Suffolk Wildlife Trust in ‘canine asbo’ move to protect wildlife on Broads nature reserve
PUBLISHED: 14:02 30 March 2017 | UPDATED: 17:51 30 March 2017
New legal powers have been adopted to protect wildlife, livestock and people from out-of-control dogs running wild across one of East Anglia’s most important nature reserves.
Suffolk Wildlife Trust has been granted a Public Space Protection Order to combat increasing problems of disturbance and mess caused by unruly canine visitors to its Carlton and Oulton Marshes reserve near Lowestoft. In the wake of numerous recorded incidents in recent years, the “canine asbo” order comes into effect tomorrow and is thought to be the first one covering a Suffolk nature reserve.
Matt Gooch, the trust’s Broads reserves warden, said the order required dogs to be kept on a lead and walked only on public footpaths on the site. It also “highlights” the requirement for dog walkers to “pick up” their animal’s mess. “Immediate fines of £80 can be imposed for transgressions, rising to a maximum of £1,000 if a case is taken to court by Waveney District Council, who are the authorising body and with whom we have worked closely on the order,” said Mr Gooch.
“We have done a lot of recording of dog incidents over the last two years and we’ve established that numbers of breeding territories of ground-nesting birds such as skylark and meadow pipit show a gap between the levels they should be as a result of the habitat we’ve created and those that actually exist. Breeding birds are being pushed away from areas around footpaths– numbers are being skewed by disturbance.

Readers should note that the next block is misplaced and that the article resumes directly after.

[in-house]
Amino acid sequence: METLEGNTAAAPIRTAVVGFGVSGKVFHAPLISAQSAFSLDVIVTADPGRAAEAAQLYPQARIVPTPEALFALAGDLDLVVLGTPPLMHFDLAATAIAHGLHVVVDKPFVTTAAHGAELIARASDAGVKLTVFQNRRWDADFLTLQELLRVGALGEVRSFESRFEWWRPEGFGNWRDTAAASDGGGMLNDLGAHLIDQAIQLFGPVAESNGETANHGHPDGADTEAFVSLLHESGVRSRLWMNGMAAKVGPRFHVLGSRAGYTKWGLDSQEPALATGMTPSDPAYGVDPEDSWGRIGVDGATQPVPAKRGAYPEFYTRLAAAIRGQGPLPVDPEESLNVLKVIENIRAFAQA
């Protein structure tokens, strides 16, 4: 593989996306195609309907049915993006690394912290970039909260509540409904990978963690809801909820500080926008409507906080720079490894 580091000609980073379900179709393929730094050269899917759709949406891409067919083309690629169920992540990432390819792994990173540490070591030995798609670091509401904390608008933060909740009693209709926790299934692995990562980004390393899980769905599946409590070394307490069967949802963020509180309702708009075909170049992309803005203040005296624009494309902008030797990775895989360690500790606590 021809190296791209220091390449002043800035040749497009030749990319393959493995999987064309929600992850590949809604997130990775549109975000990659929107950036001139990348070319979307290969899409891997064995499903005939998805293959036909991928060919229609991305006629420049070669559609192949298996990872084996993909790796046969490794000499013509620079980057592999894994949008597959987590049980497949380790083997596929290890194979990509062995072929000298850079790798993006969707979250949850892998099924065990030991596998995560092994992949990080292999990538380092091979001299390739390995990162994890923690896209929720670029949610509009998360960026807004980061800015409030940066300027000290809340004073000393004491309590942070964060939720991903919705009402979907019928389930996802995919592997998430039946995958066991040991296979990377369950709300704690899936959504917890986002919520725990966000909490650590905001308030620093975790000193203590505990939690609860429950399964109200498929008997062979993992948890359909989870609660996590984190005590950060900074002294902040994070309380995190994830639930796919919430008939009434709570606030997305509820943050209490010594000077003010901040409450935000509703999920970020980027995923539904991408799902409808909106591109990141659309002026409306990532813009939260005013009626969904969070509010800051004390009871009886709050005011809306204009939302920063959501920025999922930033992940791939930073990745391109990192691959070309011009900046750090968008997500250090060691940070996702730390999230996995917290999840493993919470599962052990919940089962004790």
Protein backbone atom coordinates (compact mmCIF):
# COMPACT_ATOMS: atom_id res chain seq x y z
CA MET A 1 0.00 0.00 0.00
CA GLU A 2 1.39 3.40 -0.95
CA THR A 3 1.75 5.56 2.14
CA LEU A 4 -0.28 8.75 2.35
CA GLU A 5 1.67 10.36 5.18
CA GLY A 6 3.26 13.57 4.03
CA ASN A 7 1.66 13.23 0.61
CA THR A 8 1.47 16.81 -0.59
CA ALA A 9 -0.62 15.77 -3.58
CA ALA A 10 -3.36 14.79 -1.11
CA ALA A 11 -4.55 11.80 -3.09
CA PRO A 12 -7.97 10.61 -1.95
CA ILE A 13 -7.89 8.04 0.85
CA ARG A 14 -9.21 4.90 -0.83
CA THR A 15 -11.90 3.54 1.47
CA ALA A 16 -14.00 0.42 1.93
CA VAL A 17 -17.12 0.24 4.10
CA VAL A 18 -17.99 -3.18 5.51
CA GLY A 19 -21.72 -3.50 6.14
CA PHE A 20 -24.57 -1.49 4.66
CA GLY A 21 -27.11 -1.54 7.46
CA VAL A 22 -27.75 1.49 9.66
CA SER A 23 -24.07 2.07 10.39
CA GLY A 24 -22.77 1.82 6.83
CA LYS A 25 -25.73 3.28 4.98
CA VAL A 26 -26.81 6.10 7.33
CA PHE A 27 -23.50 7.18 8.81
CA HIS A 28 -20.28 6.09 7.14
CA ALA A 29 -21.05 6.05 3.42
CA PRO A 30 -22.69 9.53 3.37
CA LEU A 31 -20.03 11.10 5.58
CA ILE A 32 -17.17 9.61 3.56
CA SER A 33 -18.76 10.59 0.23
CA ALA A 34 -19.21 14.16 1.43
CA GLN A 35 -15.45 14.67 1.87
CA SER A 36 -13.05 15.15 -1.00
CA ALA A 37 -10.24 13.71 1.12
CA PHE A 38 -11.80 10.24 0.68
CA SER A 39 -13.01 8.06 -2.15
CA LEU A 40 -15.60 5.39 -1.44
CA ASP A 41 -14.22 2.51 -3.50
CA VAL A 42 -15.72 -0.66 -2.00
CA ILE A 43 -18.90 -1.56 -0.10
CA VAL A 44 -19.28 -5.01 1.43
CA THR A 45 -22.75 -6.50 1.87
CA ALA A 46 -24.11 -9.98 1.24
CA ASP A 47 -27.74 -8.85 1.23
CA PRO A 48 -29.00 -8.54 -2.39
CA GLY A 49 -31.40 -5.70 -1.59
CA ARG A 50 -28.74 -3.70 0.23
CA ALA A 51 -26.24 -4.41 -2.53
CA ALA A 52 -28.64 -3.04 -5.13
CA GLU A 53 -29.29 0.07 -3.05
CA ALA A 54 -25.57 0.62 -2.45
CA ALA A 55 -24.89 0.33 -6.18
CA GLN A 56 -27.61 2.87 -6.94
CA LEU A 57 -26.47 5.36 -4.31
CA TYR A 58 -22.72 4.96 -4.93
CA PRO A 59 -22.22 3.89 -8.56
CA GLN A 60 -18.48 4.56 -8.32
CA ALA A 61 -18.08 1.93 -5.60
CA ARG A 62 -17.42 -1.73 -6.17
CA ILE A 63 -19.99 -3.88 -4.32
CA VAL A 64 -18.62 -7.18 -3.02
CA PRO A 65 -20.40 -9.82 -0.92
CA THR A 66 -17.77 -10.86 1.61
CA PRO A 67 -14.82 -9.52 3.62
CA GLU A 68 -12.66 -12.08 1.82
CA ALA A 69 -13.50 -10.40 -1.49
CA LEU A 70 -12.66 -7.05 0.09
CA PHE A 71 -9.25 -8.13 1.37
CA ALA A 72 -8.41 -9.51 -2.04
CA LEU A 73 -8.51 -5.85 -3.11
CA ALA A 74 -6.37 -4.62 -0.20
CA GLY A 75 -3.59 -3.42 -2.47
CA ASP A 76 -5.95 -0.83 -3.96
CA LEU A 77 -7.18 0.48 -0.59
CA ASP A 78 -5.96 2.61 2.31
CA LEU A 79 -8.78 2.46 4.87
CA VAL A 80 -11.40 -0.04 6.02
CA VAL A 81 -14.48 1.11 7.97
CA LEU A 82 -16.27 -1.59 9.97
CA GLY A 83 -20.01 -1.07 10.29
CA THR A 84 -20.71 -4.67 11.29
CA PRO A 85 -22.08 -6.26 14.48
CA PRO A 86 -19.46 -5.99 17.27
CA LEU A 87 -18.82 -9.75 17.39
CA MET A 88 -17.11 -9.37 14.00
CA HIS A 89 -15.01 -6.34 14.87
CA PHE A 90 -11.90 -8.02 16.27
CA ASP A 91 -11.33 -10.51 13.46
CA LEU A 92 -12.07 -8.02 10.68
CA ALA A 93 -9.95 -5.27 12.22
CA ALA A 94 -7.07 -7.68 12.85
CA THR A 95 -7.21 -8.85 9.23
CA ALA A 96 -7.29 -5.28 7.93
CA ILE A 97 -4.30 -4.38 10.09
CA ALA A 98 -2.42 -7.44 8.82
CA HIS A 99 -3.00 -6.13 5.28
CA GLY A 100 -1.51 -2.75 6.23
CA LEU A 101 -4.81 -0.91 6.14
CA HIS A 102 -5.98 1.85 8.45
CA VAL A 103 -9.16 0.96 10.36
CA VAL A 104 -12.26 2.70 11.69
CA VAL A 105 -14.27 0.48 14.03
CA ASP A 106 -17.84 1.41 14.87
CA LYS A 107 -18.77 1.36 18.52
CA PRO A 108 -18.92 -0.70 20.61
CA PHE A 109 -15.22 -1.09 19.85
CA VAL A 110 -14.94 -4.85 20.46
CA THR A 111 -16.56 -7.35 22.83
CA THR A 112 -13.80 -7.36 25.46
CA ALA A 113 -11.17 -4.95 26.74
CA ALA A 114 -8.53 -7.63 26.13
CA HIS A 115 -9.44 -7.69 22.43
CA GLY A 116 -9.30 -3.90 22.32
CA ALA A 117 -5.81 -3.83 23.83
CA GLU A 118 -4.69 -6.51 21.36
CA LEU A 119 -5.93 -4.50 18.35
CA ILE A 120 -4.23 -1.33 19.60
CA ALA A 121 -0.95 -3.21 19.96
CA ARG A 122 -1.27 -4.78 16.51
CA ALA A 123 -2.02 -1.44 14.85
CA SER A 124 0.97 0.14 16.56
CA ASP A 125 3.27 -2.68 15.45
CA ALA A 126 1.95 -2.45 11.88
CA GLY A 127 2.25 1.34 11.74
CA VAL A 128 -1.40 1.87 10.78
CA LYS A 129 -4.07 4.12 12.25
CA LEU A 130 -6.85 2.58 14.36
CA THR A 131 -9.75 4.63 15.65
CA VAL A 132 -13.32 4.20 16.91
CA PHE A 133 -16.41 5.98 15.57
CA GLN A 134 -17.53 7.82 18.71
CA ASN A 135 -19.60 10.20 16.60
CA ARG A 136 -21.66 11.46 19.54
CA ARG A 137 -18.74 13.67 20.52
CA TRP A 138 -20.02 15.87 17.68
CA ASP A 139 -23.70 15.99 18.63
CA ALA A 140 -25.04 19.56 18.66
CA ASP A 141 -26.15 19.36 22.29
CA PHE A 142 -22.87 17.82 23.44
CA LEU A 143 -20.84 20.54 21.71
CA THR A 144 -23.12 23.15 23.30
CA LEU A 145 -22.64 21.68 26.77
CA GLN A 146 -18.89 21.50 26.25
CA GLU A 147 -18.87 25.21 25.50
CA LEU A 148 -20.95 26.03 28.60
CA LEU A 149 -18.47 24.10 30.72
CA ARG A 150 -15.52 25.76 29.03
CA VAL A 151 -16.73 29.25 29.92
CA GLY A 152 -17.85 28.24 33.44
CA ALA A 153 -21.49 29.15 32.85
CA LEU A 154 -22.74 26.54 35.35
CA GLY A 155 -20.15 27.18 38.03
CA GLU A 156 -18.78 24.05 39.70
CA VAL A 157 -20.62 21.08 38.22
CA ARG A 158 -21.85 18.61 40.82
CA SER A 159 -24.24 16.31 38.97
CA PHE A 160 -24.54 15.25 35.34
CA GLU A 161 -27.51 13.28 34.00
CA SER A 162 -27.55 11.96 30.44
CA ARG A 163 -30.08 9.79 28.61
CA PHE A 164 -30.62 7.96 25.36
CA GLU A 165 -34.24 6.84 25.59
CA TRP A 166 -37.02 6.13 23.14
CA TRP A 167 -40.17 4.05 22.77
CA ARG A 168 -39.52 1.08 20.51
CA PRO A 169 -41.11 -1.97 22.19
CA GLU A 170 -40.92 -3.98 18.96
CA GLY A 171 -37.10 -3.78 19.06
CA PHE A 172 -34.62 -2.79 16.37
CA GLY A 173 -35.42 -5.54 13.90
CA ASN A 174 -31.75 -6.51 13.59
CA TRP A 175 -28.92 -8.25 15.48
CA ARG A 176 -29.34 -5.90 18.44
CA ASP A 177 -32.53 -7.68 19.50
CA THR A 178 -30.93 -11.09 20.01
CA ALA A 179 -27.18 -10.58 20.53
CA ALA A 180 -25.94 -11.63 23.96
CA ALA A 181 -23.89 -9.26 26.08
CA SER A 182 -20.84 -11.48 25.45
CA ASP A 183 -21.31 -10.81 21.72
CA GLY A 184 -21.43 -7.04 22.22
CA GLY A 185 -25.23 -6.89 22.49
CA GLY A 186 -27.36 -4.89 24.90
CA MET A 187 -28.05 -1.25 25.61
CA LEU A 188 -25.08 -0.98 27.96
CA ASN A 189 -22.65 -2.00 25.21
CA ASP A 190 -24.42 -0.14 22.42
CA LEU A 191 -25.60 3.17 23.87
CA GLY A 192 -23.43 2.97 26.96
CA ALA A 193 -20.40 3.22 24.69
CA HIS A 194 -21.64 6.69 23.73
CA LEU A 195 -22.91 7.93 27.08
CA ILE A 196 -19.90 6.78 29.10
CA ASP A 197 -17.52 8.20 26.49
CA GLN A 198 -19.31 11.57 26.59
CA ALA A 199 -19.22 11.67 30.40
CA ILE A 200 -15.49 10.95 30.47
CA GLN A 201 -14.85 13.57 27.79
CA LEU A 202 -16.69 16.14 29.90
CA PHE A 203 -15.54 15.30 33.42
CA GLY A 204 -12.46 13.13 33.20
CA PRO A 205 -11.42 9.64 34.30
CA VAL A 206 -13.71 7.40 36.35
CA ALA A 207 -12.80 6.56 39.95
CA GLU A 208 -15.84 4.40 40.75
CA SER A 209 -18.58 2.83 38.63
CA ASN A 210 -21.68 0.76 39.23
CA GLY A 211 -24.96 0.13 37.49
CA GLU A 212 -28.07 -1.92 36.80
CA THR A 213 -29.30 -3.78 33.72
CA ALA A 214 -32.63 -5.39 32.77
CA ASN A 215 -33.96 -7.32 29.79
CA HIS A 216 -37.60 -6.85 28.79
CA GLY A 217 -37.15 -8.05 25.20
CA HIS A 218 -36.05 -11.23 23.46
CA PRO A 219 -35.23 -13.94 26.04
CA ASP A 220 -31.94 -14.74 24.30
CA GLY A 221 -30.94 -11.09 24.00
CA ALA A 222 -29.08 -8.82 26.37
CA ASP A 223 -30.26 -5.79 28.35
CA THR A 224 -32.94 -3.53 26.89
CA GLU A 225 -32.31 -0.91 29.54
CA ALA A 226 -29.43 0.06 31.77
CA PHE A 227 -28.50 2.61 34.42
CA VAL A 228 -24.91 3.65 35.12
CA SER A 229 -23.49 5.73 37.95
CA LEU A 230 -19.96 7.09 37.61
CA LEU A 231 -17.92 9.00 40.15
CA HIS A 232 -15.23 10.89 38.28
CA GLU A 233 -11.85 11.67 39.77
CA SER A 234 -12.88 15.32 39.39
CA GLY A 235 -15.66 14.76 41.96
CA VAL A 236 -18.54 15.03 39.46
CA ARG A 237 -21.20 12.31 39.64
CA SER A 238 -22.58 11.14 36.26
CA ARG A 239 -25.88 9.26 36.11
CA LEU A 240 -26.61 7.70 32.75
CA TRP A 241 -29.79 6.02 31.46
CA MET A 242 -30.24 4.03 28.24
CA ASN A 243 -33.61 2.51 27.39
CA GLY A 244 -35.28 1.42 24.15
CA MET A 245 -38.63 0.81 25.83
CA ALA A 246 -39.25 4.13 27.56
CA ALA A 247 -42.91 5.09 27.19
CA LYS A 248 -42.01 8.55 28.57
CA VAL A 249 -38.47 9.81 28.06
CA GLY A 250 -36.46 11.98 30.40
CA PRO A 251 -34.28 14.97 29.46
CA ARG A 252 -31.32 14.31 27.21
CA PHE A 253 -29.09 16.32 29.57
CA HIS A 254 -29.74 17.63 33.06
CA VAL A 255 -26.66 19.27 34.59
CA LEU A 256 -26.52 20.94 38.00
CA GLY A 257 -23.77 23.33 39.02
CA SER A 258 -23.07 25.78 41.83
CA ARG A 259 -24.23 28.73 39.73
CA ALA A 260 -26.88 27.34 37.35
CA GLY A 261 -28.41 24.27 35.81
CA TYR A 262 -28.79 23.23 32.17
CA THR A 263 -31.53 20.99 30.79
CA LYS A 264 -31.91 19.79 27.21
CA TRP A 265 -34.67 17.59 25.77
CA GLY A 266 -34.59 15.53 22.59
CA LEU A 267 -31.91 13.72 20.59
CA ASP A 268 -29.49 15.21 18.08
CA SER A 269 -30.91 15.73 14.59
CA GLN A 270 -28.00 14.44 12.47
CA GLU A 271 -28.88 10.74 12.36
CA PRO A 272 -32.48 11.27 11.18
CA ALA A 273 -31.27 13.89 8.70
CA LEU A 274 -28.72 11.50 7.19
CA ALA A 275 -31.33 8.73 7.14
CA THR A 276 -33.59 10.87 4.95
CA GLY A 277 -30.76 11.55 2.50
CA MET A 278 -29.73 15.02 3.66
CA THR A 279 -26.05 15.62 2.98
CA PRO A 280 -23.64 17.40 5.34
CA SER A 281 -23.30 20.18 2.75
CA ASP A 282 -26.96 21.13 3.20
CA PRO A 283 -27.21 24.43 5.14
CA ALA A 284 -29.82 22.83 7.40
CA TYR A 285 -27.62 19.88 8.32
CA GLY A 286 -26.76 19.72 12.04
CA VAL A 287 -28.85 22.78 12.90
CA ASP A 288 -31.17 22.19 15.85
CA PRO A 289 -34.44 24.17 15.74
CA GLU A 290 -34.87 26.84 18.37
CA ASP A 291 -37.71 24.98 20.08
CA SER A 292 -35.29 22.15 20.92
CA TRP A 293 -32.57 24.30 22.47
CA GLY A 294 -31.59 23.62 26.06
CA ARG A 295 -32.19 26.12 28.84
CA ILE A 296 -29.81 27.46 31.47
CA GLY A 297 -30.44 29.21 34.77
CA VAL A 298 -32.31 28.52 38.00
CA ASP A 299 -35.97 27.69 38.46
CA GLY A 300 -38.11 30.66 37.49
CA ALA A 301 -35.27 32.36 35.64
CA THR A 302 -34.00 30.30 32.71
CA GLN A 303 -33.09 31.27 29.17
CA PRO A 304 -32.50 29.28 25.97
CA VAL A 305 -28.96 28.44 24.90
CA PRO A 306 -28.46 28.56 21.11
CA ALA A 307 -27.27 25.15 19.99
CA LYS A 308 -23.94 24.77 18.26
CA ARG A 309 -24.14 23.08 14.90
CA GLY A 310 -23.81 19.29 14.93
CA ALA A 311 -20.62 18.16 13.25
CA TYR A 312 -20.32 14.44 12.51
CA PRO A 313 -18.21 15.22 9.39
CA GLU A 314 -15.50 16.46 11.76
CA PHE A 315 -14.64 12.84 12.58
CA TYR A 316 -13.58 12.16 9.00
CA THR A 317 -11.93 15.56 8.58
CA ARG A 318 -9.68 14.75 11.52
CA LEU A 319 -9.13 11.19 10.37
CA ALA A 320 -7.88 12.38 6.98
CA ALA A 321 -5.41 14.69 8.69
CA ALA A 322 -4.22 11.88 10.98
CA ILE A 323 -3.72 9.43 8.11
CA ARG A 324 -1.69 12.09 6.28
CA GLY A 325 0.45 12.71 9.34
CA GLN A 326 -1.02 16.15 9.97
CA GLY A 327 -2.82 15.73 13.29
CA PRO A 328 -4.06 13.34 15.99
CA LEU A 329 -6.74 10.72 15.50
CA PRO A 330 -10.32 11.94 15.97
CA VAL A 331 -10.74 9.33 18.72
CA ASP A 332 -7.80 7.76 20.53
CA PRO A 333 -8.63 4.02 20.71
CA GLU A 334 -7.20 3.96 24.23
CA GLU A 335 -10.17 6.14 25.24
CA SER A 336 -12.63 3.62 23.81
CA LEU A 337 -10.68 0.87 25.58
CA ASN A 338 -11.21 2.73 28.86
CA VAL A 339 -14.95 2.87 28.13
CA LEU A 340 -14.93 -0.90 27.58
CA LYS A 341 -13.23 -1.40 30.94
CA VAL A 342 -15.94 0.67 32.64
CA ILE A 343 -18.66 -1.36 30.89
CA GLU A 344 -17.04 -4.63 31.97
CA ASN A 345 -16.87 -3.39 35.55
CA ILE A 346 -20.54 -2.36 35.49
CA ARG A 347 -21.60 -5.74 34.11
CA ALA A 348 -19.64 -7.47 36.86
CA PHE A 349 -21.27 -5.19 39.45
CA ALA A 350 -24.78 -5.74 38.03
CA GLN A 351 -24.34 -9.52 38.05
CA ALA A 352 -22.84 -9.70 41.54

“It’s not all about dog-walkers but about 45% of our 30,000 or 40,000 visitors each year bring a dog so there’s a cumulative effect with dog-walking.
“We would rather have not had to take the legal route but, for some people, without that legal route you cannot even start a conversation about their dog and persuade them to keep it on a lead. It’s a last resort measure – we do not envisage having to fine many people as most people will understand that this is a nature reserve and will see the request to keep dogs on leads as a fair request.
“It’s been necessary because we have had incidents of dogs running into school groups, charging at the cattle grazing on the reserve and running into and frightening people as well as the mess and wildlife disturbance issues. We have had a 12-week consultation period and the order is for three years, to be reviewed each year. We haven’t had any negative comments and we think people see the justification for it and we will be as diplomatic as possible about it.”
The trust had long worked with the Lowestoft-based Happy Paws Dog Training Society to spread the word about responsible dog-walking on the site. Now those efforts had been supported by the Tesco Bags of Help initiative, said Mr Gooch.
Tesco had teamed up with the national charity Groundwork in the funding initiative, in which grants of up to £5,000, £2,000 and £1,000 – all raised from a 5p bag levy – were awarded to thousands of community projects every year. The trust’s and the Happy Paws’ Dog Ambassadors for the Broads scheme had been awarded £2,400.
Volunteers would receive support from Happy Paws and dog behaviour expert Phil Brown to become dog ambassadors who would explain and demonstrate “good practice” dog control on the reserve, he said.
Tesco shoppers voted in local stores throughout January to choose which local project should get the top award, using tokens given out at store check-outs. Since its launch in 2015, Bags of Help has awarded grants totalling more than £27million to more than 3,500 community projects.
Drop-in events are to be held to help dog owners understand the canine issues on the Carlton and Oultson Marshes reserve. They will take place at the reserve’s education centre, off Burnt Hill Lane, Carlton Colville, on April 26 (5pm-7pm), April 29 and April 30 (both 1pm-2pm) and May 2 (5pm-7pm).